Seven stainless steel tanks and a catwalk preassembled with pipes and pumps were lifted off flatbed trucks and squeezed through the stone doorway of a former Canal Park restaurant on March 21.
The equipment, including four huge fermentors and two beer tanks, was hauled inside on heavy duty carts and laid on a new custom-built floor like tipped-over beer bottles. The massive move, which stopped traffic outside 325 S. Lake Ave., was a major step in plans by longtime Duluth brewmaster Dave Hoops to open Hoops Brewing, a beer hall that will match the largest in Minnesota.
“We’ve got quite a project going,” said Hoops as he led a visitor into a 9,000-square-foot space that housed the Timber Lodge Steakhouse for two decades. The room is across a hallway from the Suites Hotel at Waterfront Plaza, a 128-room facility that occupies the majority of the historic Marshall-Wells hardware building. Upper-floor offices and condominiums fill the remainder.
Hoops Brewing head brewer Melissa Rainville also joined the tour. The space was strewn with ladders, hoses, plastic walls and plywood sheets. A power drill roared in the background. Workers from a Wisconsin firm specializing in dairy construction strung up a chain and prepared to lift a shiny, silver tank into position.
“This is so exciting,” said Rainville. “My tanks are going to be standing up soon.”
“As you can see, this is a big space,” said Hoops, “and we’re going to use every inch of it.”
When complete and open in late May or early June, Hoops Brewing will feature an operation capable of making between 60 to 80 different styles of beer a year, a 270-seat hall with views of the William A. Irvin museum ship and employ about 15-20 workers. There is also room to expand production capacity.
Hoops said his establishment will fit well with surrounding businesses. The brewery does not have a kitchen, but will encourage patrons to bring in or order food from nearby restaurants.
“Imagine Red Lobster hosting a claw boil in the middle of this room,” he said. “These are the kinds of things we want to do here.”
In a phone interview, Visit Duluth spokesman Bob Gustafson said Hoops Brewing adds another unique and high quality option to the the area’s already well known beer list.
“I think it’s going to be a big boost not only to Canal Park but to Duluth in general,” he said. “Dave Hoops has done nothing but great things in the industry … He’s been successful at anything he’s done.”
Gustafson said Duluth has become well known as a “beer city” because of people like Hoops and Rainville. The number of Duluth craft brewers is growing because each have a good product and a unique plan, he said.
“They each have their own vibe and feel,” he said. “It’s great to see the industry thriving.”
Hoops has been involved in the beer and wine industry for three decades. He directed the Fitger’s Brewhouse kettles for 17 years before leaving with Tim Nelson to establish Bev-Craft, a craft beer consulting firm in Superior. Hoops said his beer hall will bring something new to Canal Park.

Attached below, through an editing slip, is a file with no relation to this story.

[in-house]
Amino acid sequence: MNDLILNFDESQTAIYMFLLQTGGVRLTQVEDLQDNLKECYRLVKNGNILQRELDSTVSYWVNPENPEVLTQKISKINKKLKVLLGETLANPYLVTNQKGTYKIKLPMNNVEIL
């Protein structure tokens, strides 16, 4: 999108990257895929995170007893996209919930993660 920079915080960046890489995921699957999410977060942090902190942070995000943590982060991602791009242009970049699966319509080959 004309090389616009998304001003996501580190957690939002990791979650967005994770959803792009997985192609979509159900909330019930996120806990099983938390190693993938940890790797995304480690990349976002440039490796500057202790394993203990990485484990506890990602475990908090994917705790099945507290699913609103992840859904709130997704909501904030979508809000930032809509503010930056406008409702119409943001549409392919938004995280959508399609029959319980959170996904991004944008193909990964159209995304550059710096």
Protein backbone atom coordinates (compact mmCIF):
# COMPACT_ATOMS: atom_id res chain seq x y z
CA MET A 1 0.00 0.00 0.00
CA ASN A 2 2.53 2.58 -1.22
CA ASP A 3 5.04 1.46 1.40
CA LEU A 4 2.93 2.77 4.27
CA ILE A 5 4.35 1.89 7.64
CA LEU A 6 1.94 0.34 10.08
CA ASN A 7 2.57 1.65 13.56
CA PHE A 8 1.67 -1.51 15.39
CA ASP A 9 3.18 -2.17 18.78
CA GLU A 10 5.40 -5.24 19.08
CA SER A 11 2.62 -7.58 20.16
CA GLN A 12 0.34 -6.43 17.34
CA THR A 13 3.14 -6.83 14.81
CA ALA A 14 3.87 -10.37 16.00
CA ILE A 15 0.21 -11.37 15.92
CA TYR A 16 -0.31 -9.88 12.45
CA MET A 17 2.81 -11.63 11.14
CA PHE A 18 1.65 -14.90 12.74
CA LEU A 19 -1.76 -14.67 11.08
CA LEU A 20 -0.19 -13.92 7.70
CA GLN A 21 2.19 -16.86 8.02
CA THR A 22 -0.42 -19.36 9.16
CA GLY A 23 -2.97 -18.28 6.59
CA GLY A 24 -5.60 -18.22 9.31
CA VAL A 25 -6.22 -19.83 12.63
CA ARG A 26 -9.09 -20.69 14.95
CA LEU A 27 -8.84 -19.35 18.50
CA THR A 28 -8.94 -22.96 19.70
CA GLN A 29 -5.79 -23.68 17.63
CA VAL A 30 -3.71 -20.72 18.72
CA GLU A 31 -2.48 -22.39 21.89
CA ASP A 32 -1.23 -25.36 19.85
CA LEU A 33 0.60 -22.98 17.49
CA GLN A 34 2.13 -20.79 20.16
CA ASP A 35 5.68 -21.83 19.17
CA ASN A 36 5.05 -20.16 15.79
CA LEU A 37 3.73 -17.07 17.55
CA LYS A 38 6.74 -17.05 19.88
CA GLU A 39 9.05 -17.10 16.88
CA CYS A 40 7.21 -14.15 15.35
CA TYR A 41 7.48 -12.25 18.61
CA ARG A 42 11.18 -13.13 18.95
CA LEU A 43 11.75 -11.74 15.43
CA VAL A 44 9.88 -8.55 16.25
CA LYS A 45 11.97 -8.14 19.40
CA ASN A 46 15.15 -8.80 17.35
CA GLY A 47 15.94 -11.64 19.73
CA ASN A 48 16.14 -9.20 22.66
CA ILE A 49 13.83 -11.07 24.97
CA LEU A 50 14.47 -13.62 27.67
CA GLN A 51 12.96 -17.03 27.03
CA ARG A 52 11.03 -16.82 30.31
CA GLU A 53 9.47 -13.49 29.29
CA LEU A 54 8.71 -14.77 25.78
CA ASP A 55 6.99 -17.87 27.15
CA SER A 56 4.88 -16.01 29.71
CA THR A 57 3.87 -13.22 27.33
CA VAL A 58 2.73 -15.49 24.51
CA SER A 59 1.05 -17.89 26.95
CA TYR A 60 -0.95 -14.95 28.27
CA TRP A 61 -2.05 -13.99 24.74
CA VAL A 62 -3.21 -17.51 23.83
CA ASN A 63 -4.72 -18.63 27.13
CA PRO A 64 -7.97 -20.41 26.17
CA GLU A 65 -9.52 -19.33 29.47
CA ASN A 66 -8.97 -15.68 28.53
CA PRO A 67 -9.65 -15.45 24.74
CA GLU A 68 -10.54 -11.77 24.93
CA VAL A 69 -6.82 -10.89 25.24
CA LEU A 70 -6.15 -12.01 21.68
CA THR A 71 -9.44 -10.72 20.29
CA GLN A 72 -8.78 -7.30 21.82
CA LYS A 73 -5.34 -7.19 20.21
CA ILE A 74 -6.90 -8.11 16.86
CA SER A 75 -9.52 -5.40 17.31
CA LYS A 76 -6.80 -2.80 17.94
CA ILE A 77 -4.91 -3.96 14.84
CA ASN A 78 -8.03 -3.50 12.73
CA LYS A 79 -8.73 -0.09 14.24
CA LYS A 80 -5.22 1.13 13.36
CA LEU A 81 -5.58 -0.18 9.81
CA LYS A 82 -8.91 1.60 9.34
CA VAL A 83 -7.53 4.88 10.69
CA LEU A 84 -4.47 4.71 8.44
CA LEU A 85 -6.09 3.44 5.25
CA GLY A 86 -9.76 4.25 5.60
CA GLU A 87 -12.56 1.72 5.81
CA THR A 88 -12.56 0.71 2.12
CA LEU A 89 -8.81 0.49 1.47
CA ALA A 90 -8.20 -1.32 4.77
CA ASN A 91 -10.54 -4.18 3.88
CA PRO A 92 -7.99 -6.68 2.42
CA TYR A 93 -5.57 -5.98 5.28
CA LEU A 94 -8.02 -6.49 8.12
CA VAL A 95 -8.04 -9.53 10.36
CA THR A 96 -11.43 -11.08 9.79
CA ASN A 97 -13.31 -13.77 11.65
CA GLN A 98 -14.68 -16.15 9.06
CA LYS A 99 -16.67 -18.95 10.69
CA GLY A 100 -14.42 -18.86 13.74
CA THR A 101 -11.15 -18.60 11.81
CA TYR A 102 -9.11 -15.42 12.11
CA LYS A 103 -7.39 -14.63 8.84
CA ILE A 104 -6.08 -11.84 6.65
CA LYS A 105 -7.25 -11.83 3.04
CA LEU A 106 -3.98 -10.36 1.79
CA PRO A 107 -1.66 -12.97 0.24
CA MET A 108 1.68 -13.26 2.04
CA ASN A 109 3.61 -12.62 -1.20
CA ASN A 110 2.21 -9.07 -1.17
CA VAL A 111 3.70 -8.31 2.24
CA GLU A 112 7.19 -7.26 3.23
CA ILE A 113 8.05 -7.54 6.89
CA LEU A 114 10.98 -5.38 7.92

“This is going to be a destination beer hall,” he said. “The likes of which have never been seen in this town.”
Only Minneapolis monolith Surly Brewing Company boasts a larger beer hall format in the state, said Hoops. Surly and Hoops Brewing will have a similar amount of indoor, long-table seating. But while Surly has an outdoor beer garden capable of seating hundreds, Hoops Brewing will have none.
And it will be up to Rainville to keep the taps flowing and beers on all the tables. Rainville studied under Hoops at Fitger’s Brewhouse for three years and will patrol the catwalks monitoring temperatures and mixes. Under the Hoops Brewing open floor plan, patrons will see Rainville in action.
“Everything is going to be behind glass walls, so it’s kind of like being a fish in an aquarium,” she said. “I’ll be on display, but that’s OK, I’m used to getting stared at while I’m working.”
Rainville grew up in Coon Rapids, fell in love with brewing during a stint at St. Paul’s Flat Earth Brewing and applied for a Fitger’s Brewhouse position a few years ago. She didn’t get the job but impressed management and stayed in touch as an apprentice. When the job reopened she was hired immediately and has been a big player in the Duluth beer scene ever since.
At Hoops Brewing, Rainville will develop and brew a wide range of beer styles. She hopes to have between 15 and 30 different taps available at all times. The brewery will focus on serving the room; only a very small amount of beer will be packaged and sold off-site in local liquor stores or taverns.
Brewing a variety of beers in quantities large enough to distribute — like Bent Paddle or Castle Danger — is not part of the Hoops Brewing business model, she said. “I don’t want to be working 24-hour shifts.”
As Hoops and Rainville posed for a picture near a tank capable of mixing 4,500 pounds of mash, a construction worker announced the arrival of more equipment. Hoops ran off to direct the operation.
Rainville watched workers lift another brew kettle the size of an Apollo space craft into position.
“It’s going to be a big place,” she said. “I’m hoping I can make enough beer to keep up with everyone.”
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